experiencing chronic pain after a car accident

Car accidents create a lasting impact that extends far beyond the day of the collision. Especially when that pain lingers beyond an expected period of time due to an undiagnosed nerve injury.

When looking for answers to questions about chronic pain after a car accident, it’s natural to head straight to your favorite search engine. But most results populate with options for settlement lawyers, injury lawyers and chiropractic clinics offering assessments—not medical explanations for the source of your pain.

It’s important to understand the injuries sustained and their related symptoms. Meet with your doctor to discuss how you’re feeling after your accident. During your appointment, don’t hold back about your symptoms. Being thorough about what you’re experiencing isn’t complaining, it’s proactive. Be sure to ask about the potential for nerve damage.

sources of nerve damage from a car accident

When a car accident occurs, there are many common injuries and pain that can impact those involved, including nerve damage. But because there isn’t always visible trauma with nerve damage—skin doesn’t have to break for the damage to happen—it’s not always obvious upon first examination.

When pain lingers after proper and immediate medical attention, nerve damage might be the culprit. Nerve damage occurs when nerves are cut, compressed or stretched—all of which can happen as the result of a motor vehicle accident.

Chronic pain and nerve damage may also occur due to a neuroma. A neuroma is a tangled mass of nerve and scar tissue that may form when nerve damage, either from the injury itself or during a corrective surgical procedure, goes unrecognized or isn’t properly repaired.

injuries that can lead to nerve damage

Broken bones and fractures

Nerves travel in close proximity to bones and joints. As a result, broken bones and fractures can often lead to nerve injuries. Sometimes nerves are stretched, cut, bruised or crushed when a bone is fractured, but it may not be recognized immediately.


Abrasions and lacerations are some of the most prevalent injuries sustained during car accidents. Depending on the severity of the laceration, different layers of the skin and muscle are at risk of injury, but a deep cut from broken glass can also lead to a nerve injury. There are many opportunities for lacerations during a car accident. Even if you visited the ER after your accident, it’s possible a nerve injury wasn’t immediately recognized. As many as 91% of nerve injuries are missed in the ER, and these injuries may lead to chronic pain even after the original wound has healed.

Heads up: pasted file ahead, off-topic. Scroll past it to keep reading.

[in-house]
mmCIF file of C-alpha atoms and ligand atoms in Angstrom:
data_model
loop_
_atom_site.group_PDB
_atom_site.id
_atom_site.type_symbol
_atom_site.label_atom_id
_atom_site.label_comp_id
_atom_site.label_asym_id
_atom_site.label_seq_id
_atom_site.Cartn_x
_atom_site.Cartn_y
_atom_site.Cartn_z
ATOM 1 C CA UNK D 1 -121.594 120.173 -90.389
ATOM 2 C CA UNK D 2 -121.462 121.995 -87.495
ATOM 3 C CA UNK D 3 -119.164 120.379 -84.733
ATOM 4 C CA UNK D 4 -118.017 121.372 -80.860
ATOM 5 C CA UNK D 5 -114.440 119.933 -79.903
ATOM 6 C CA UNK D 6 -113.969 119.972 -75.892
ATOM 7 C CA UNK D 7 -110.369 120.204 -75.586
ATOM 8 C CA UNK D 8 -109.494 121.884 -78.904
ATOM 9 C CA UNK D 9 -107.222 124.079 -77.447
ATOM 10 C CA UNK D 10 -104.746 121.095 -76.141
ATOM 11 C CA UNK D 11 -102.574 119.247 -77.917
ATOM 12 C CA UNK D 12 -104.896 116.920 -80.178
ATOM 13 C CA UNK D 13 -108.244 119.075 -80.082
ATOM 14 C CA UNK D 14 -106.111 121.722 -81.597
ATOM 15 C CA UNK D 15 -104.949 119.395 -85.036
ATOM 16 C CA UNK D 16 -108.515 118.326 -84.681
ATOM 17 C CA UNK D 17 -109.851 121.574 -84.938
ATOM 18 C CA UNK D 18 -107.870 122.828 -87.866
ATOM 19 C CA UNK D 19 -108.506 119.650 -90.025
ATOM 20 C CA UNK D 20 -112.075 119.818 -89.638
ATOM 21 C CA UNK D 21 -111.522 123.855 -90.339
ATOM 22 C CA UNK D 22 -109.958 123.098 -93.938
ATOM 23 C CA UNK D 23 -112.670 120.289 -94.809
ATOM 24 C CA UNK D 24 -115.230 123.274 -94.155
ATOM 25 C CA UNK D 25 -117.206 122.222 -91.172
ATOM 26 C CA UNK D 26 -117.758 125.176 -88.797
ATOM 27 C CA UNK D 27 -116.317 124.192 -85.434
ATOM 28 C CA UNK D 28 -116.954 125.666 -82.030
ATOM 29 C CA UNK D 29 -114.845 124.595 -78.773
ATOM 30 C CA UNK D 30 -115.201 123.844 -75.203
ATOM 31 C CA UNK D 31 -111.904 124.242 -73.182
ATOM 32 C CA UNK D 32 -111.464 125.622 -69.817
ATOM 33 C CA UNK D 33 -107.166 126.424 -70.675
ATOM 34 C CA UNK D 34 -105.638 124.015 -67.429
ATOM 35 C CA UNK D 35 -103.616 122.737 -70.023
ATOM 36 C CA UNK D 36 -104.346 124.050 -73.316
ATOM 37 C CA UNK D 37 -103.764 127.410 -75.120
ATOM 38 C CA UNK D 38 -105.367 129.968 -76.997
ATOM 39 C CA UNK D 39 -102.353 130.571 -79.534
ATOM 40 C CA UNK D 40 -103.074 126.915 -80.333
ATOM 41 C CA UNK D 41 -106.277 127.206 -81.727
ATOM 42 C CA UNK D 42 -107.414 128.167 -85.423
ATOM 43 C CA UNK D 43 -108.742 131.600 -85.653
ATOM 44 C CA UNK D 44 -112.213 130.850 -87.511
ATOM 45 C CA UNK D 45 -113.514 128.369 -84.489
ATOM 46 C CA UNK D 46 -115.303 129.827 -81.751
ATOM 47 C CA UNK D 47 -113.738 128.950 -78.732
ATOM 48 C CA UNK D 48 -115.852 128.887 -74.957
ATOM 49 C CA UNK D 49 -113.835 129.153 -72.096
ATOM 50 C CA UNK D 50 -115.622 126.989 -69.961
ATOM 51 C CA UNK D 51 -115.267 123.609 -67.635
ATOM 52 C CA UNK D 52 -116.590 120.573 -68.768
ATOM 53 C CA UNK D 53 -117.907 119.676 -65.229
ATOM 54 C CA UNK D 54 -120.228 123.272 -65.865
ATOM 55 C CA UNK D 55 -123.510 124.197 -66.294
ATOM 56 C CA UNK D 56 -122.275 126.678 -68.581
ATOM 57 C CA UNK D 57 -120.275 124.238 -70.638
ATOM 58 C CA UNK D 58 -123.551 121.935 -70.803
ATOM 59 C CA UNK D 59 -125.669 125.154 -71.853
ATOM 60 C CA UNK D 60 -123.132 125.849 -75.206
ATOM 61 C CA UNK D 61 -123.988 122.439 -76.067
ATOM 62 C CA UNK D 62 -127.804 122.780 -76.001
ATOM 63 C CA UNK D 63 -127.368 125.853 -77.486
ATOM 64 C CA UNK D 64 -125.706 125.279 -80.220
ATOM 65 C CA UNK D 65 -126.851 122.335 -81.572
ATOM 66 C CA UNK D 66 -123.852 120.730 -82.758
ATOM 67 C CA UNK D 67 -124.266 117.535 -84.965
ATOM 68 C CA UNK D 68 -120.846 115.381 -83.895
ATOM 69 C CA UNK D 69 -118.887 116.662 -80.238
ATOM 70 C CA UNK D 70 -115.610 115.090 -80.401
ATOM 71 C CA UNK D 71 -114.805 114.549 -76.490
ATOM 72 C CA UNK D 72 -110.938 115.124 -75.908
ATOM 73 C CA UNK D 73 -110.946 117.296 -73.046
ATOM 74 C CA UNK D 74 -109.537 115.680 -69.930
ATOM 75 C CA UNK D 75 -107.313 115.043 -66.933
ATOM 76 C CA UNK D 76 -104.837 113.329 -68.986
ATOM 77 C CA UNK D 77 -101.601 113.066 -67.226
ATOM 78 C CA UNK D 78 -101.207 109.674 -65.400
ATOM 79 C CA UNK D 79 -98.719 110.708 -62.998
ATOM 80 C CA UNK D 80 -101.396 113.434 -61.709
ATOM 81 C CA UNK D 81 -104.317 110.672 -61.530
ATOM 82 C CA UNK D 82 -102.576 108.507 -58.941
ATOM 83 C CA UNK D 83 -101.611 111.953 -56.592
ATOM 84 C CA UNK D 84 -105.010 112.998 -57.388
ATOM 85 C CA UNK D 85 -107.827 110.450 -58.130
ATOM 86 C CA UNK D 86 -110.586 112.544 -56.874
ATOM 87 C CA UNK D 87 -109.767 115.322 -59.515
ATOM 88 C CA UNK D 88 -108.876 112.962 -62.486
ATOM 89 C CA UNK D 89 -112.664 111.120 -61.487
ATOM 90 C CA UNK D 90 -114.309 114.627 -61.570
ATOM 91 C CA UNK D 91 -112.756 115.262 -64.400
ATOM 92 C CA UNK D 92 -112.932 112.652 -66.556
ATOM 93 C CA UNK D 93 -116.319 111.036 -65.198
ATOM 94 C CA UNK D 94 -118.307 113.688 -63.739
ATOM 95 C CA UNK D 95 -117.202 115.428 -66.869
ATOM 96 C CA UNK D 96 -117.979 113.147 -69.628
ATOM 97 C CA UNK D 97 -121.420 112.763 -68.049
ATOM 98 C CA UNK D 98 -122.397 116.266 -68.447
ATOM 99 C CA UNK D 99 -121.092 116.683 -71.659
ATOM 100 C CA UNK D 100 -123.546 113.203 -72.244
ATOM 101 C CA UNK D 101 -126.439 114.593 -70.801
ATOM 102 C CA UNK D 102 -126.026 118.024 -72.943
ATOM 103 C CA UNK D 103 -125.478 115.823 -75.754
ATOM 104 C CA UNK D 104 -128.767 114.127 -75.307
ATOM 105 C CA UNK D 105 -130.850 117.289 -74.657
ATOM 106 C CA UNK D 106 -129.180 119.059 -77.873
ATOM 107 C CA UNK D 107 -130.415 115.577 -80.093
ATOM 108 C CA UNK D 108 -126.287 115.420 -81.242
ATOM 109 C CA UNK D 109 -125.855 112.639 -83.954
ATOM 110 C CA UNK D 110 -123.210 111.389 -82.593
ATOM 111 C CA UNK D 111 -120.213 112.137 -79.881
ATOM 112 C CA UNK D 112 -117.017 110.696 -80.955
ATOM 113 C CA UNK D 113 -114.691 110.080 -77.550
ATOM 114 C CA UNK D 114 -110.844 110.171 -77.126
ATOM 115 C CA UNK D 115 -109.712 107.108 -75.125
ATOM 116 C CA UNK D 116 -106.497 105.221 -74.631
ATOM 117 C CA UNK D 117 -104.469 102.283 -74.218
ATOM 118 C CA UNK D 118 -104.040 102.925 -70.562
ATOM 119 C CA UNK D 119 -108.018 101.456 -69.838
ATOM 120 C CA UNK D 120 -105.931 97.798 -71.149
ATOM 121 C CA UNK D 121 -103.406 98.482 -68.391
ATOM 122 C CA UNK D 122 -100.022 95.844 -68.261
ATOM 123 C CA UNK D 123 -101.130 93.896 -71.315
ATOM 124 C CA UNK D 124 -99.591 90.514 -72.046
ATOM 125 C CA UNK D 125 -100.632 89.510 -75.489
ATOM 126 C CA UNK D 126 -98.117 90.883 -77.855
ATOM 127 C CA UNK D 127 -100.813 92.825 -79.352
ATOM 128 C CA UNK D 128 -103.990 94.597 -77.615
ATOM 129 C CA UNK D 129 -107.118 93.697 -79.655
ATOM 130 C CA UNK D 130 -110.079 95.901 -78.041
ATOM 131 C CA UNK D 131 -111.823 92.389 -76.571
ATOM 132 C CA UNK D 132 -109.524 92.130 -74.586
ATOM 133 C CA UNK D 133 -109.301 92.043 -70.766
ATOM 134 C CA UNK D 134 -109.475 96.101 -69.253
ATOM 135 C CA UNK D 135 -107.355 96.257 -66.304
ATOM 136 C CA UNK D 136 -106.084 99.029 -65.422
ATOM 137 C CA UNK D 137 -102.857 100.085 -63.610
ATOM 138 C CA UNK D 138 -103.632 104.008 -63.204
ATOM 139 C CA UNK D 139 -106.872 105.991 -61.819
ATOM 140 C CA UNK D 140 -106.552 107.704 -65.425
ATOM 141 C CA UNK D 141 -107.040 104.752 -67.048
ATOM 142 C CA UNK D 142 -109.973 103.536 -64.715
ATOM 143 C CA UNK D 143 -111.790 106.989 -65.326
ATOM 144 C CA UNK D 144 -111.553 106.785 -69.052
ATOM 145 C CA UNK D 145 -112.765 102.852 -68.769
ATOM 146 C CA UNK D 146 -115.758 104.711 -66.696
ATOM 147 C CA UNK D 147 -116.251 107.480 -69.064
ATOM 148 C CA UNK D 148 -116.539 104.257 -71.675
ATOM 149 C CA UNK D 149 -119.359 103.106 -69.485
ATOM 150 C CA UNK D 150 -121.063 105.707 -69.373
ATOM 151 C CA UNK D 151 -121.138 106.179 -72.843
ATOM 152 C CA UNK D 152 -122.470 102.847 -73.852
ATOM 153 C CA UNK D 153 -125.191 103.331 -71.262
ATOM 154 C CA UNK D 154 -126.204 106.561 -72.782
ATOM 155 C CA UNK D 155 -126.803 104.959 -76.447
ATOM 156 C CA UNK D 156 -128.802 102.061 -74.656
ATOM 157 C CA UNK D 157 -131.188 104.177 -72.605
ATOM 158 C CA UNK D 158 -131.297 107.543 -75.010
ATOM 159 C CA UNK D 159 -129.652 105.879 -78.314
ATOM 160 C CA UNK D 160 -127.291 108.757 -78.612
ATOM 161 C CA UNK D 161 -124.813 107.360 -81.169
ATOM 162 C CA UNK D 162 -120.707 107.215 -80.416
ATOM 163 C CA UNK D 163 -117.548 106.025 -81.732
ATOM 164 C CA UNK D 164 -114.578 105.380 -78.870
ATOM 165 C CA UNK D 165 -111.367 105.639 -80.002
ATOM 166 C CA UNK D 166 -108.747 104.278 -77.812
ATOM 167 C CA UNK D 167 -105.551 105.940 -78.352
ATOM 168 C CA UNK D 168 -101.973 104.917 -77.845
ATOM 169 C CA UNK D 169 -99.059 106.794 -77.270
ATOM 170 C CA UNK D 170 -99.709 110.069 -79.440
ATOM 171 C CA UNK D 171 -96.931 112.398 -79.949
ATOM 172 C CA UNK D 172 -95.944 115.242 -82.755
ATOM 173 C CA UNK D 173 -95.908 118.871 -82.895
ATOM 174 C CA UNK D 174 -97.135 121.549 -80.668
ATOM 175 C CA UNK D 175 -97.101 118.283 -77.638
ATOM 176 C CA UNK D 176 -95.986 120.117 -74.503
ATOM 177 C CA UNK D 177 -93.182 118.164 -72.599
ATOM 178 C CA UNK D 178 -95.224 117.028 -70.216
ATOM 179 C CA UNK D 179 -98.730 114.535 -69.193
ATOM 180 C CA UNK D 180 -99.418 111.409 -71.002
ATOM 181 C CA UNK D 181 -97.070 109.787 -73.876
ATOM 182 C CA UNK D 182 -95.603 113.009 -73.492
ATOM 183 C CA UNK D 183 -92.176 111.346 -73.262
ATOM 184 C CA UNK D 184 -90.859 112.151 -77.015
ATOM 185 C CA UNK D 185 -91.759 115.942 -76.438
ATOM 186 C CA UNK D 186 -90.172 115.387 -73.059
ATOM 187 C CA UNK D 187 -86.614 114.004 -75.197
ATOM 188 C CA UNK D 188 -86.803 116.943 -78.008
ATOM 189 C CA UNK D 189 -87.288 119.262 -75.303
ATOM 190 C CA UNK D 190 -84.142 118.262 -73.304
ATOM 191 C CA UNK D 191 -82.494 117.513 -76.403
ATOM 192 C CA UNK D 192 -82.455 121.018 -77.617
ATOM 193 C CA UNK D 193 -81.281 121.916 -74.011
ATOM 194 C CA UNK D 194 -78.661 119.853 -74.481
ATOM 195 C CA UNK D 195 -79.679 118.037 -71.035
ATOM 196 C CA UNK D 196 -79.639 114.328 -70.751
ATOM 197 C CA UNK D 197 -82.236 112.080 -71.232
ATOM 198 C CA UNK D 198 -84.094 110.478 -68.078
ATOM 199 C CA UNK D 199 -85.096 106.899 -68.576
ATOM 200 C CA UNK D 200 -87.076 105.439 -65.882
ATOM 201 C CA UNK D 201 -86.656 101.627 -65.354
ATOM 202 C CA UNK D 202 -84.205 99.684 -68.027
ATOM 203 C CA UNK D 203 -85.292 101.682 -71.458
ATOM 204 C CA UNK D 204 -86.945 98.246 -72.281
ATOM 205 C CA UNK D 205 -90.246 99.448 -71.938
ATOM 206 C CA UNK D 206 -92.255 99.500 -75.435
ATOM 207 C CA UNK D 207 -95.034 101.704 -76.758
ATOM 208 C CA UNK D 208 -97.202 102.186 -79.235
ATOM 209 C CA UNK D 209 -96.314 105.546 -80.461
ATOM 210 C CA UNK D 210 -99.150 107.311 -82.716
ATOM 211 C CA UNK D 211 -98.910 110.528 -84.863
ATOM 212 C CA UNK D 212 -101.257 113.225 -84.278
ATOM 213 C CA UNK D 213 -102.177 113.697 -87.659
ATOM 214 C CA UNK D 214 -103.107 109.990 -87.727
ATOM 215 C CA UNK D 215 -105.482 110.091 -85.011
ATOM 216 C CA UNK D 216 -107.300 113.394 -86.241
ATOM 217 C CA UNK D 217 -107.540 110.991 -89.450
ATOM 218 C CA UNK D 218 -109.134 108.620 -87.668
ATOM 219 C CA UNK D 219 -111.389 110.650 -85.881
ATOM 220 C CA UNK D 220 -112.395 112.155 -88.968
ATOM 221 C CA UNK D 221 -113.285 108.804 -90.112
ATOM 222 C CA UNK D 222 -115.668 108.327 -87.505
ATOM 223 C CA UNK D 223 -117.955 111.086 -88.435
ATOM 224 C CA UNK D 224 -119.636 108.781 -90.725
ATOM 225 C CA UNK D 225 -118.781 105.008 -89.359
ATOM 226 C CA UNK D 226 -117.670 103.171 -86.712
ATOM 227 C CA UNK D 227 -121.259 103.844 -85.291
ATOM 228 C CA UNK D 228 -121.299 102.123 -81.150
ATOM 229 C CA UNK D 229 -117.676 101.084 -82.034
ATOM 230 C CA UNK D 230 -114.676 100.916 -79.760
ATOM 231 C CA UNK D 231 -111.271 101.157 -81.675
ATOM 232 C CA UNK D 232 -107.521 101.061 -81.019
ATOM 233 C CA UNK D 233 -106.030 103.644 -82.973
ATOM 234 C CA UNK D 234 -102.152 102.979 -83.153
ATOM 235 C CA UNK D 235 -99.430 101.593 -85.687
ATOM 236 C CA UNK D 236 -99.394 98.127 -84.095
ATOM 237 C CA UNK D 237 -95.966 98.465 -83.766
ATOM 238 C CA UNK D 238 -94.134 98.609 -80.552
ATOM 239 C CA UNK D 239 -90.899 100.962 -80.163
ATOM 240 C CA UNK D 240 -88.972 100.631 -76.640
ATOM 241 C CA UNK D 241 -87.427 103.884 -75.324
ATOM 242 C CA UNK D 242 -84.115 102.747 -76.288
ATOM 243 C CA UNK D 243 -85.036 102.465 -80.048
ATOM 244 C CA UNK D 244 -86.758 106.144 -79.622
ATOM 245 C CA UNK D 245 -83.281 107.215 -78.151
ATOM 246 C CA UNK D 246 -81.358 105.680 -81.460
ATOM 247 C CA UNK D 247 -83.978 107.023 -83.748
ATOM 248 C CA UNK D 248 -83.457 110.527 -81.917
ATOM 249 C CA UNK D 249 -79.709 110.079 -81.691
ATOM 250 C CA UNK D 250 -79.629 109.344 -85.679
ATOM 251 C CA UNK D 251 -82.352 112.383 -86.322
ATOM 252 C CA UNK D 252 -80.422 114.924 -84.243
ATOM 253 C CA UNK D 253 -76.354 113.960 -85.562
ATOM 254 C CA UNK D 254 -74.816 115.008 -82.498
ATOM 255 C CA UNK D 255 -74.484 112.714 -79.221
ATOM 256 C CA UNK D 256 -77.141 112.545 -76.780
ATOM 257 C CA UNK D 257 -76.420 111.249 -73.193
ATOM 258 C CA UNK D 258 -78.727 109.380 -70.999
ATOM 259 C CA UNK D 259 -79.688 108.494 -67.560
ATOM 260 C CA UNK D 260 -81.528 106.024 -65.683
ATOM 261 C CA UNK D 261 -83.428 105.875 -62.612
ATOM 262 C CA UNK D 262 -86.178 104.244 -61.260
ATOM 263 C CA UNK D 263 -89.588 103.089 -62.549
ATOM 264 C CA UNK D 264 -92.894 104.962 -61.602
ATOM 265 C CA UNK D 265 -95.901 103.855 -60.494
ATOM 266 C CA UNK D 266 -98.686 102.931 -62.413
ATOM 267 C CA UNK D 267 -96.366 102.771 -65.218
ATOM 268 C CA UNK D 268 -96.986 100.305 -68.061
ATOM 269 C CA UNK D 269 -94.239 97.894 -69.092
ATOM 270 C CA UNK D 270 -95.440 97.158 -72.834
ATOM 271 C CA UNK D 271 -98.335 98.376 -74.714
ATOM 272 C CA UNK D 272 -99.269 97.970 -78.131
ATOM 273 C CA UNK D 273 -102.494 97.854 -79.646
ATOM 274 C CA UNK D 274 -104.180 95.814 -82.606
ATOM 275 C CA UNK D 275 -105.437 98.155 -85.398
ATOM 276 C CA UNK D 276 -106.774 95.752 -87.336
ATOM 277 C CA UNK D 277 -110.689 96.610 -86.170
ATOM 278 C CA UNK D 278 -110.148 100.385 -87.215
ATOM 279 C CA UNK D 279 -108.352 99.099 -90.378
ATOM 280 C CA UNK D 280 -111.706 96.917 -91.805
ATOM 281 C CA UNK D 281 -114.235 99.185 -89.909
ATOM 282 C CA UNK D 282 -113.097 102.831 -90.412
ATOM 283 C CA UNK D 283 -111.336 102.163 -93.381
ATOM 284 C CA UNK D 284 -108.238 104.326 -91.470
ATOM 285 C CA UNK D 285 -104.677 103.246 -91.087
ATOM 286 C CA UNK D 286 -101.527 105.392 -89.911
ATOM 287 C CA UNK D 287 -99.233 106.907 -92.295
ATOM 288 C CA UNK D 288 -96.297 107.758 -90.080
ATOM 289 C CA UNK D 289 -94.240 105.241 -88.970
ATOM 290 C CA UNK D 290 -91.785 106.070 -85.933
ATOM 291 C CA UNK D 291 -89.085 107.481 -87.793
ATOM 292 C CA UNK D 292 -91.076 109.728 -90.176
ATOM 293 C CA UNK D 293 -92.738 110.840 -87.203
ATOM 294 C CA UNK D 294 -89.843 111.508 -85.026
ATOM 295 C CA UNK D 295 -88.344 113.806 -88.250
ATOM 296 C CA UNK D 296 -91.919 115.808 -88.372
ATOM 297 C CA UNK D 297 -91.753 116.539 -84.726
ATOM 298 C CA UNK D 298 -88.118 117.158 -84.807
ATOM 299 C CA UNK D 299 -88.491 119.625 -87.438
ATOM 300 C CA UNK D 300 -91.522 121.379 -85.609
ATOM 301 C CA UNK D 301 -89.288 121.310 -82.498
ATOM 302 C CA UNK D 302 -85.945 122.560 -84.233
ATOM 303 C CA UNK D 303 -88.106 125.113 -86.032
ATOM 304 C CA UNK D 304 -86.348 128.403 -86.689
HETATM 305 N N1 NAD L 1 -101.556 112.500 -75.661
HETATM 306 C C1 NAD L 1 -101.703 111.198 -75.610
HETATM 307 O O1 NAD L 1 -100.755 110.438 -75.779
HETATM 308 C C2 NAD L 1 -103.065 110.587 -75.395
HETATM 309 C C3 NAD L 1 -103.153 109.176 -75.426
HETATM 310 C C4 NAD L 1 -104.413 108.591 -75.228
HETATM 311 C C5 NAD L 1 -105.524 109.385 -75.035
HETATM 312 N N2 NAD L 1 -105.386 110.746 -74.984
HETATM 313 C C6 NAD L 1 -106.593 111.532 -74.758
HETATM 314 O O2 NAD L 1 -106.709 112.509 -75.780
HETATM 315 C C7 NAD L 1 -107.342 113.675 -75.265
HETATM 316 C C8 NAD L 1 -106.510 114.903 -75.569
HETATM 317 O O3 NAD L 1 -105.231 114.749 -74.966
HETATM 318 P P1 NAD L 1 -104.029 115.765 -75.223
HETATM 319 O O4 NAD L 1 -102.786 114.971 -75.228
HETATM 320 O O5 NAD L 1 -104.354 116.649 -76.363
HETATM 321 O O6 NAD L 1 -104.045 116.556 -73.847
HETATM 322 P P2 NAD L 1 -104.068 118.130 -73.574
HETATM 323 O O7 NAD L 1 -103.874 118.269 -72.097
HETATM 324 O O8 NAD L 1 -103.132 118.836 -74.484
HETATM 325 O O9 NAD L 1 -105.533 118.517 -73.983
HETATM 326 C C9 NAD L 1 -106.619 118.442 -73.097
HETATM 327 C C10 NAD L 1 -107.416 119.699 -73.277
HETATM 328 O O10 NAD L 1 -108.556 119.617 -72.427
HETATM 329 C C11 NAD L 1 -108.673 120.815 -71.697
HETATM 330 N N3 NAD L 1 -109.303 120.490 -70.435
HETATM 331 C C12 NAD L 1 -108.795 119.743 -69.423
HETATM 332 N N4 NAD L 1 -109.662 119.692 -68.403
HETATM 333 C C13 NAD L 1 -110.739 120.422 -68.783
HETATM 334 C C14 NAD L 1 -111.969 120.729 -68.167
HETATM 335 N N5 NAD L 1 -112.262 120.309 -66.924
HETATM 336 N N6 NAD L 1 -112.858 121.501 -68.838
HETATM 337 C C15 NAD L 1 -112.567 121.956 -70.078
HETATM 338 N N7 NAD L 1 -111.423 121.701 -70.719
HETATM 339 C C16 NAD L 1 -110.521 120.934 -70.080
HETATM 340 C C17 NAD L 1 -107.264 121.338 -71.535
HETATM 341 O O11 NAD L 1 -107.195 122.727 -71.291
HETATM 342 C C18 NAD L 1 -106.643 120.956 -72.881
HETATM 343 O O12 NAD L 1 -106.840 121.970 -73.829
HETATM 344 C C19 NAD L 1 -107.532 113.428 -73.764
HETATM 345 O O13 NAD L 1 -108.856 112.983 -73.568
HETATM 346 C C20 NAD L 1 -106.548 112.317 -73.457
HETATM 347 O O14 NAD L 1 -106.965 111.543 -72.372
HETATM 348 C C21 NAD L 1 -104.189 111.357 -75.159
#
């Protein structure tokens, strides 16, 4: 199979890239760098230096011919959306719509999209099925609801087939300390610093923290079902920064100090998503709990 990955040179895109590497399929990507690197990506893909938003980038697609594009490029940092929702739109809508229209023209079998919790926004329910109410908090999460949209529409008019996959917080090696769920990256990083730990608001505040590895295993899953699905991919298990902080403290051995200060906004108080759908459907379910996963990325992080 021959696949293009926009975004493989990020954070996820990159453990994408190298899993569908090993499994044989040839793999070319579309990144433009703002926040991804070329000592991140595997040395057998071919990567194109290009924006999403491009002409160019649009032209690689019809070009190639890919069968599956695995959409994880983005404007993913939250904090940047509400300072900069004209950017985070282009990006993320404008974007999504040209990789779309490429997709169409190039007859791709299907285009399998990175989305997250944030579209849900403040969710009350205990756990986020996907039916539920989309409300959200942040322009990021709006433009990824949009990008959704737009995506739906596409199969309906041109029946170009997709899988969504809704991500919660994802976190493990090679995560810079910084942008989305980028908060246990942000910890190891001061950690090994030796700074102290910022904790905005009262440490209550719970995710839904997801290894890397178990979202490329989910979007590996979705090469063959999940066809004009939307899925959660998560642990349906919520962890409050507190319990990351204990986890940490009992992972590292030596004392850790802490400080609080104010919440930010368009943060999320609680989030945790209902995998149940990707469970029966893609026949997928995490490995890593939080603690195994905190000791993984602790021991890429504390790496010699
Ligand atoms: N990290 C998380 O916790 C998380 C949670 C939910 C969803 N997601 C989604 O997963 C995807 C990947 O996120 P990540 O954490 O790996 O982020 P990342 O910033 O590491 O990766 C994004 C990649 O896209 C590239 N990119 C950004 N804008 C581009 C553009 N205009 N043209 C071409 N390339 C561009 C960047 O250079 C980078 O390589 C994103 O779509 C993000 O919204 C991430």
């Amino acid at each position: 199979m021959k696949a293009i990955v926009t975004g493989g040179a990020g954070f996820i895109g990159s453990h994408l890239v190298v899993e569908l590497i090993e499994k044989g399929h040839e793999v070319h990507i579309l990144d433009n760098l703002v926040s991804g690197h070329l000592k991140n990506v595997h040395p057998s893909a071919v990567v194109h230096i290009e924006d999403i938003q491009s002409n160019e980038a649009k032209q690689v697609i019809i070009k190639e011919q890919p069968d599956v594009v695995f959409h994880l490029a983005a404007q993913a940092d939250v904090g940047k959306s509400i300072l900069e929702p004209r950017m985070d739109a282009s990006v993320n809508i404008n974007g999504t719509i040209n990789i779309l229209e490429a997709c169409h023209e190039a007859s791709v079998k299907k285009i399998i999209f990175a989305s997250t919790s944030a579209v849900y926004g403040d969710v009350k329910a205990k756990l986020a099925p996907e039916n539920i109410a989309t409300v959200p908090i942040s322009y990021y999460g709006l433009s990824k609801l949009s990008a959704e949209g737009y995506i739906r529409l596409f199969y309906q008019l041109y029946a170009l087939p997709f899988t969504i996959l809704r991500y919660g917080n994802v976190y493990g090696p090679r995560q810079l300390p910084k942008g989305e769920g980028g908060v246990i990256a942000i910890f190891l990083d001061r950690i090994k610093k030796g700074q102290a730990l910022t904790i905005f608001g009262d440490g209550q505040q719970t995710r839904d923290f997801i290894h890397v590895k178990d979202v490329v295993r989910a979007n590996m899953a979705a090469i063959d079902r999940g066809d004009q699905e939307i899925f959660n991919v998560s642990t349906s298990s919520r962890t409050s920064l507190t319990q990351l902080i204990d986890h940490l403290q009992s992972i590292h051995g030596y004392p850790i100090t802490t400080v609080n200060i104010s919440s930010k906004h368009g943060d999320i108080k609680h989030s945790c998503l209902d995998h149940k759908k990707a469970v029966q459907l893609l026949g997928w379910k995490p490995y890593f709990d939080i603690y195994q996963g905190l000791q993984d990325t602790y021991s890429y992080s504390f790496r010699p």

signs and symptoms of nerve damage

Peripheral nerve damage typically presents itself in a few ways.

numbness or tingling

A loss of sensation in the extremities or a constant feeling of “pins and needles” could point to nerve damage. This damage can be caused by pinching of the nerve that occurred upon impact and can lead to chronic pain after an accident.

shooting or radiating pain

Irregular, persistent bouts of pain that originate from a particular location could be a sign that nerves were damaged in the accident.


It’s important to pay close attention to the location and severity of headache pain after a car accident. While it could just be stress-related, it might also be the result of a compressed nerve.

If your injuries do not heal with time or after physical therapy (as most acute injuries should), it might be time to consider that the damage was far greater than simple strains or bruises.

nerve repair is possible

In the past, surgical options for repairing nerves were limited and had variable rates of success in alleviating nerve pain or restoring function. Procedures that only cut the nerve but do not repair it, leave the nerve with the potential to form a future painful neuroma and don’t give you the chance to regain sensation or function.

Thanks to advances in nerve surgery, living with nerve damage and the associated pain isn’t your only option. Many types of peripheral nerve injuries, especially injuries that can be linked to a previous surgery or injury, can likely be treated surgically.